Many have argued that Biden should put more pressure on the companies to share their intellectual property, including some legal experts who said he could compel them to do so using the Defense Production Act, which gives the president broad emergency powers.
Administration officials, however, have argued that forcing the companies to share the information is more complicated, and any efforts to do so would result in legal battles that will ultimately be counterproductive.
See what others are saying: (The New York Times) (NPR) (The Wall Street Journal)
Texas Doctor Says He Violated Abortion Law, Opening Matter Up for Litigation
Under the state’s new law, any citizen could sue the doctor, which would make the matter the first known test case of the restrictive policy.
Dr. Braid’s Op-Ed
A Texas doctor revealed in an op-ed published in The Washington Post Saturday that he performed an abortion in violation of the state’s law that bans the procedure after six weeks, before most people know they are pregnant.
The law, which is the most restrictive in the country and does not have exceptions for rape and incest, also allows civilians to sue anyone who helps someone receive an abortion after six weeks.
In the op-ed, Dr. Alan Braid, who has been practicing as an OB/GYN in Texas for 45 years, said that just days after the law took effect, he gave an abortion to a woman who was still in her first trimester but already beyond the state’s new limit.
“I acted because I had a duty of care to this patient, as I do for all patients, and because she has a fundamental right to receive this care,” he wrote. “I fully understood that there could be legal consequences — but I wanted to make sure that Texas didn’t get away with its bid to prevent this blatantly unconstitutional law from being tested.”
Braid went on to say that he understands he is taking a personal risk but that he believes it is worth it.
“I have daughters, granddaughters and nieces,” he concluded. “I believe abortion is an essential part of health care. I have spent the past 50 years treating and helping patients. I can’t just sit back and watch us return to 1972.”
If someone does opt to sue Braid over this matter, he could potentially be the state’s first test case in playing out the legal process. However, it is unclear if anti-abortion groups will follow through, despite their threats to enforce the law.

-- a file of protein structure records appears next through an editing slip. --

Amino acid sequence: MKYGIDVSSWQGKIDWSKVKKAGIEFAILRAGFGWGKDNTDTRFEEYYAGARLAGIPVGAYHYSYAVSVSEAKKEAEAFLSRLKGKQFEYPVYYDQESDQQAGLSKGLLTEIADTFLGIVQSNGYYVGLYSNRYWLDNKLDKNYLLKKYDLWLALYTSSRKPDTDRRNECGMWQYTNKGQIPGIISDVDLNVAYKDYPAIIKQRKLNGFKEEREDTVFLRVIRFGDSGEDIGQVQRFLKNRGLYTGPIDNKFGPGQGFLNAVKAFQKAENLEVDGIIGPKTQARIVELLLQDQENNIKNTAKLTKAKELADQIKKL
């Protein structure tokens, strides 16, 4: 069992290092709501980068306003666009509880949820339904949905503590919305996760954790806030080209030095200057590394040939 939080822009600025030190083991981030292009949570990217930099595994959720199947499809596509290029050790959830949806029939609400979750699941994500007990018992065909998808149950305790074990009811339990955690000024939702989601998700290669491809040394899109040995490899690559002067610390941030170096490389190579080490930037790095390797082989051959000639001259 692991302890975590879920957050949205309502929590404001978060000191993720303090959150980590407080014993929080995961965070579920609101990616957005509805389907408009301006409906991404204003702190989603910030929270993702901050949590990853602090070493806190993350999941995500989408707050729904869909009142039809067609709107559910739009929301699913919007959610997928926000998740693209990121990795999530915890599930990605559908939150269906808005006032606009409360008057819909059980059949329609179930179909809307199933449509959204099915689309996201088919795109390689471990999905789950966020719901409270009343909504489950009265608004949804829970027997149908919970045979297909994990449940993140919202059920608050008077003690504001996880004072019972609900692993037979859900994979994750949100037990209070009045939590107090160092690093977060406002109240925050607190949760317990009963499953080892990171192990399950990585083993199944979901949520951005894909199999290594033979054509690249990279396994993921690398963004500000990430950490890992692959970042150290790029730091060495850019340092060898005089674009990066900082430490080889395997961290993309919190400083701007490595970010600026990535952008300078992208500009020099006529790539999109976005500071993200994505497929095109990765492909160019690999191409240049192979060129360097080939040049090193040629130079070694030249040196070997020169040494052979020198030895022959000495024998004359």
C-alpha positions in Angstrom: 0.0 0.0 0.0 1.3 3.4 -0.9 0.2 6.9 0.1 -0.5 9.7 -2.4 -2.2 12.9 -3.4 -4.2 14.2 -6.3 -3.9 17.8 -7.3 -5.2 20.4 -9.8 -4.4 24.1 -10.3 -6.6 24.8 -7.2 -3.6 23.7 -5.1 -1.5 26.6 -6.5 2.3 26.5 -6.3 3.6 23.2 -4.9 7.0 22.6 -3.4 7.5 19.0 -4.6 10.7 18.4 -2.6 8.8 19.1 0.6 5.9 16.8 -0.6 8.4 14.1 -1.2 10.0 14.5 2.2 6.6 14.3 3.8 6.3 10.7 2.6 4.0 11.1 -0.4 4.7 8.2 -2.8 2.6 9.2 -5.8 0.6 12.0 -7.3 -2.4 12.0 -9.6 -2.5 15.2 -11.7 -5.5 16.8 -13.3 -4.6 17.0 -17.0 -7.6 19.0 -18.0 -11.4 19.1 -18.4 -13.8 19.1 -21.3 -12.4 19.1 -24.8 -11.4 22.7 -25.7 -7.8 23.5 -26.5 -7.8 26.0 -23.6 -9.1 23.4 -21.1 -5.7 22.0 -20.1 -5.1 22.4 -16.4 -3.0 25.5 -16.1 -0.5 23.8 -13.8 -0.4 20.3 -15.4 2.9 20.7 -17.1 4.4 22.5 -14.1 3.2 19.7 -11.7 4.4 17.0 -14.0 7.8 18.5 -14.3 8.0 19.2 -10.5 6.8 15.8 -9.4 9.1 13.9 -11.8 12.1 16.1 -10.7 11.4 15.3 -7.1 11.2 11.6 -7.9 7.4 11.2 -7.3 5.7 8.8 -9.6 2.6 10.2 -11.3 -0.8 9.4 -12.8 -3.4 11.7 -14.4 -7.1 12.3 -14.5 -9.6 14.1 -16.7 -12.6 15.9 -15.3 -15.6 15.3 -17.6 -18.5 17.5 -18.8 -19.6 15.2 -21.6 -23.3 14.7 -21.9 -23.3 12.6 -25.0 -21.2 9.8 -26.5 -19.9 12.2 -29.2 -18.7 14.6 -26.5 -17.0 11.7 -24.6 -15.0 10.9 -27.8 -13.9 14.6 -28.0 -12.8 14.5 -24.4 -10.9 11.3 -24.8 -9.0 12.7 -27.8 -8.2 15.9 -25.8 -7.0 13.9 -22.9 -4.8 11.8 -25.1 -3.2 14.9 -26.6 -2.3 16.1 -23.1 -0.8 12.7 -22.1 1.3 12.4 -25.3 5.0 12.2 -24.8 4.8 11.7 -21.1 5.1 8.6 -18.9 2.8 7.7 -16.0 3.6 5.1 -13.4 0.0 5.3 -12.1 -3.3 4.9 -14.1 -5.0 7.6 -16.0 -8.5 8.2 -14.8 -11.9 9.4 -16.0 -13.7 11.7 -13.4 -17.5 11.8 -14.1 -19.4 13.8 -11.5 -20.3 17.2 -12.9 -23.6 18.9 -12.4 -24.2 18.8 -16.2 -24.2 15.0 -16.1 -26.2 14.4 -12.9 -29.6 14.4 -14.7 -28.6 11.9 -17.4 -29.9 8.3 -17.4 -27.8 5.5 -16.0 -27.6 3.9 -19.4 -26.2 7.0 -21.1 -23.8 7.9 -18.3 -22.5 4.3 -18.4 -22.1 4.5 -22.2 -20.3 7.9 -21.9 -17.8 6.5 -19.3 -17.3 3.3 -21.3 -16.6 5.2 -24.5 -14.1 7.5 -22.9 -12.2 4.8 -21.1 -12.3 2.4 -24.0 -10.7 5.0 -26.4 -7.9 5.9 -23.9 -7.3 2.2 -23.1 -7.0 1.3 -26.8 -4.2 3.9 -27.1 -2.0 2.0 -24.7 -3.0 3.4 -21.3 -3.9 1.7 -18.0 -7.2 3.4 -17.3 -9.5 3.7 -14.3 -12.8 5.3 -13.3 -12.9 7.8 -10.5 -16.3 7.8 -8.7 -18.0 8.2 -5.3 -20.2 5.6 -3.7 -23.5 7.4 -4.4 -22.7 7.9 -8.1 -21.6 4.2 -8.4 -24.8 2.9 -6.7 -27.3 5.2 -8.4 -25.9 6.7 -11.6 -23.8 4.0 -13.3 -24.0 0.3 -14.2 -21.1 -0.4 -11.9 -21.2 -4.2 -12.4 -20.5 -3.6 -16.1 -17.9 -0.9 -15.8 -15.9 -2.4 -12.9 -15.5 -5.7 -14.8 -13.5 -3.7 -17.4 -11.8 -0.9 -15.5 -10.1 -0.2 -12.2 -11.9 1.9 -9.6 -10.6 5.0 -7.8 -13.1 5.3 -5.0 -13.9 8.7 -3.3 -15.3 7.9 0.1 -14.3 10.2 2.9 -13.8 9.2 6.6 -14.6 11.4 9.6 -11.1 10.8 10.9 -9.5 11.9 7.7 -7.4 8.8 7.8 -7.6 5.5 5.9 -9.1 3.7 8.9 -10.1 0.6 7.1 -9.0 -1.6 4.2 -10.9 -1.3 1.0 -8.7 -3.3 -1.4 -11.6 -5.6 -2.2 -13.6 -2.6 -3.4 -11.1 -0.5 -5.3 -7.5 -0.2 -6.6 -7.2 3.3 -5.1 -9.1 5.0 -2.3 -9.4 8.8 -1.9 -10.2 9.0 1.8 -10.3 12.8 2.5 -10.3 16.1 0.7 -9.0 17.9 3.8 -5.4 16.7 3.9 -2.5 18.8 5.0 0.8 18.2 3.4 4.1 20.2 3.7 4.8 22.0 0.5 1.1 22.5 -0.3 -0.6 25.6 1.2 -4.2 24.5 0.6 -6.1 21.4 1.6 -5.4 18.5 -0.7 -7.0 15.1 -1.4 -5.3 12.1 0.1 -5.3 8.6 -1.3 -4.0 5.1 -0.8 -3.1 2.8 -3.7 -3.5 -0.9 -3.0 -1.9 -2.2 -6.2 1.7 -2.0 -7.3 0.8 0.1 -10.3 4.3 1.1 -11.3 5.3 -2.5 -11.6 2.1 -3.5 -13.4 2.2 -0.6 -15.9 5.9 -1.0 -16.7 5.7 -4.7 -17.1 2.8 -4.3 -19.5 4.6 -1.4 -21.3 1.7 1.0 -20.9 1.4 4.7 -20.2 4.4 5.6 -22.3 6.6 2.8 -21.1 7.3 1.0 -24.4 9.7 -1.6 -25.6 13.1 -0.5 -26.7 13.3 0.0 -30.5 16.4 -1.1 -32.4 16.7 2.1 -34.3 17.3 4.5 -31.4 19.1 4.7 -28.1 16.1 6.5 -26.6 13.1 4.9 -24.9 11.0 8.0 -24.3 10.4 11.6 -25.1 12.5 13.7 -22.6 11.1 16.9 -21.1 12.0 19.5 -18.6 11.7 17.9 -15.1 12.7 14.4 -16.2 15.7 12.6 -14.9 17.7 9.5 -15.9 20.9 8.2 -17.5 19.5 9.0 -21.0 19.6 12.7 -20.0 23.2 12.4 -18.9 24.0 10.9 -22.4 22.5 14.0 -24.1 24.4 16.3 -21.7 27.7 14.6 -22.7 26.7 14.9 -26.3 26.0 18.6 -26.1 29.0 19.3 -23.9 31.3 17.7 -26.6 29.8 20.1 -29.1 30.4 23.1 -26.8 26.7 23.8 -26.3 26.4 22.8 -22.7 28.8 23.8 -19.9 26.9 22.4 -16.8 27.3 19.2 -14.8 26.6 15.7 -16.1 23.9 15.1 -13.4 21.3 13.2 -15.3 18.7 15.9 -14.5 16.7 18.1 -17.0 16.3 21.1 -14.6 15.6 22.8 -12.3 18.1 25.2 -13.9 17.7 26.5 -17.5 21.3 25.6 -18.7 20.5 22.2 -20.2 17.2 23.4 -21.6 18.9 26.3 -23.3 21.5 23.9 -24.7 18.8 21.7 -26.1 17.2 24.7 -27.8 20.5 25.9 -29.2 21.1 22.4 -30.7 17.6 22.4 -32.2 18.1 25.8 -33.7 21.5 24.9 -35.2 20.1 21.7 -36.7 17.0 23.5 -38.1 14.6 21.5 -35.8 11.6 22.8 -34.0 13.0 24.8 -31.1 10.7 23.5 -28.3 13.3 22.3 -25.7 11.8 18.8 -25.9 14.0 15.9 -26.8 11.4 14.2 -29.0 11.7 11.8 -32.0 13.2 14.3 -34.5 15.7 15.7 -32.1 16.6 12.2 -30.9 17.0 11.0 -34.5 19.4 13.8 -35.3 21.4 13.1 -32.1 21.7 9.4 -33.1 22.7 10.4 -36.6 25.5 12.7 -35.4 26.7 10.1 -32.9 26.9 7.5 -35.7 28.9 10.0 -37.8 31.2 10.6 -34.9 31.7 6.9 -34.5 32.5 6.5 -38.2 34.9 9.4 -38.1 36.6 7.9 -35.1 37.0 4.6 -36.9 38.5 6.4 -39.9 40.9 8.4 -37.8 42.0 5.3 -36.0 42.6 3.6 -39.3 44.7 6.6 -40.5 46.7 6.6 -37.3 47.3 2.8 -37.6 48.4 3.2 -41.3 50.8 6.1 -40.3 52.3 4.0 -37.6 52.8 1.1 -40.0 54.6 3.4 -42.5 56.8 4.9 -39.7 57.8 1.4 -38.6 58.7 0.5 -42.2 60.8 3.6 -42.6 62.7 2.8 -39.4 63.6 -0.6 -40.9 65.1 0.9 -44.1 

A spokesperson for Texas Right to Life, which set up a website to report people suspected of violating the ban, told reporters this weekend that it is looking into Braid’s claims but added, “It definitely seems like a legal stunt and we are looking into whether it is more than that.”
Even if abortion opponents hold off on Braid’s case, there are other legal challenges to the Texas law.
Shortly after the policy took effect, the Department of Justice filed a lawsuit attempting to stop it. Last week, the department filed an emergency motion asking a federal judge in the state to temporarily block the ban while that legal battle plays out, with a hearing for that motion set for Oct. 1.
Regardless of what side the federal judge rules for, the other is all but ensured to sue, and that fight could take the question to the Supreme Court in a matter of months.
See what others are saying: (NPR) (The Texas Tribune) (The Wall Street Journal)
Pfizer Says Low Dose of COVID-19 Vaccine Is Safe and Effective in Kids 5 to 11
Pfizer Says Kids’ Vaccine Works
Pfizer announced Monday morning that its joint COVID-19 vaccine with BioNTech is safe and effective in kids ages 5 to 11.
While Pfizer’s vaccine candidate for younger children is the same version the FDA has already approved for people 12 and older, the children’s dose is only one-third of the amount given to adults and teens. Still, Pfizer said the antibody response they’ve seen in kids has been comparable to the response seen in older participants.
Similarly, the company said side effects in children have been similar to those witnessed in adults.
Pfizer said it expects to finish submitting data, which still needs to be peer-reviewed and then published, to the FDA by the end of the month. From there, the agency will ensure that Pfizer’s findings are accurate and that the vaccine will be able to elicit a strong immune response in kids at its current one-third dosage.
That process could take weeks or even all of October, but it does open the possibility that the vaccine candidate could be approved around Halloween.
While experts like Dr. Anthony Fauci, director of the National Institute of Allergy and Infectious Diseases, have called Pfizer’s announcement largely predictable, they’ve also urged people to let the research run its course.
With cases among children skyrocketing in recent months, some parents have begun urging pediatricians to give their children the jab early. Those kinds of requests are likely to increase with Pfizer’s announcement; however, officials have warned parents about acting too quickly.
“No one should really be freelancing — they should wait for the appropriate approval and recommendations to decide how best to manage their own children’s circumstances,” Bill Gruber, Pfizer’s senior vice president of vaccine clinical research and development, said according to The Washington Post.